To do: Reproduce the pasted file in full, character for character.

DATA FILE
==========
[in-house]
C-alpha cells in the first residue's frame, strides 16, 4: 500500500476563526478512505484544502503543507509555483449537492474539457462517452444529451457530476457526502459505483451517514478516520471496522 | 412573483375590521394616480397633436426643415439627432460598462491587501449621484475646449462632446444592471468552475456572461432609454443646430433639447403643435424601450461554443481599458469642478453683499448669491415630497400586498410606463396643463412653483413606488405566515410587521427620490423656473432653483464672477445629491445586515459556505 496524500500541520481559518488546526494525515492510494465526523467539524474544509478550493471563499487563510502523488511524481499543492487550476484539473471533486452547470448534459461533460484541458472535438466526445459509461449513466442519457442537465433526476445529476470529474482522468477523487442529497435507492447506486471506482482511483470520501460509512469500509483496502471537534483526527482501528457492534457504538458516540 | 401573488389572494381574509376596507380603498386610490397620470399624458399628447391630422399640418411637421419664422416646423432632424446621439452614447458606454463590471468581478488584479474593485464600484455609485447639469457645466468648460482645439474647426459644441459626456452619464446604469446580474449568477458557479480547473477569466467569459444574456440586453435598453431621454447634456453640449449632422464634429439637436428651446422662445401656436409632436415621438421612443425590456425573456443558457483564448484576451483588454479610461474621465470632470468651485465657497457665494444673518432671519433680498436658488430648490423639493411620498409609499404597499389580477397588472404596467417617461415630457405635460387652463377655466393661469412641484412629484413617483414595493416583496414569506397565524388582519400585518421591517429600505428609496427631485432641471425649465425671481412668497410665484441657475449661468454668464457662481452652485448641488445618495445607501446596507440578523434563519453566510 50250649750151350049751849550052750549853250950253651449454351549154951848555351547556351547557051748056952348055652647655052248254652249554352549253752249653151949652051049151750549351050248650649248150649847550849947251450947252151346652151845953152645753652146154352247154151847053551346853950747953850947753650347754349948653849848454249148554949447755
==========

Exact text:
[in-house]
C-alpha cells in the first residue's frame, strides 16, 4: 500500500476563526478512505484544502503543507509555483449537492474539457462517452444529451457530476457526502459505483451517514478516520471496522 | 412573483375590521394616480397633436426643415439627432460598462491587501449621484475646449462632446444592471468552475456572461432609454443646430433639447403643435424601450461554443481599458469642478453683499448669491415630497400586498410606463396643463412653483413606488405566515410587521427620490423656473432653483464672477445629491445586515459556505 496524500500541520481559518488546526494525515492510494465526523467539524474544509478550493471563499487563510502523488511524481499543492487550476484539473471533486452547470448534459461533460484541458472535438466526445459509461449513466442519457442537465433526476445529476470529474482522468477523487442529497435507492447506486471506482482511483470520501460509512469500509483496502471537534483526527482501528457492534457504538458516540 | 401573488389572494381574509376596507380603498386610490397620470399624458399628447391630422399640418411637421419664422416646423432632424446621439452614447458606454463590471468581478488584479474593485464600484455609485447639469457645466468648460482645439474647426459644441459626456452619464446604469446580474449568477458557479480547473477569466467569459444574456440586453435598453431621454447634456453640449449632422464634429439637436428651446422662445401656436409632436415621438421612443425590456425573456443558457483564448484576451483588454479610461474621465470632470468651485465657497457665494444673518432671519433680498436658488430648490423639493411620498409609499404597499389580477397588472404596467417617461415630457405635460387652463377655466393661469412641484412629484413617483414595493416583496414569506397565524388582519400585518421591517429600505428609496427631485432641471425649465425671481412668497410665484441657475449661468454668464457662481452652485448641488445618495445607501446596507440578523434563519453566510 50250649750151350049751849550052750549853250950253651449454351549154951848555351547556351547557051748056952348055652647655052248254652249554352549253752249653151949652051049151750549351050248650649248150649847550849947251450947252151346652151845953152645753652146154352247154151847053551346853950747953850947753650347754349948653849848454249148554949447755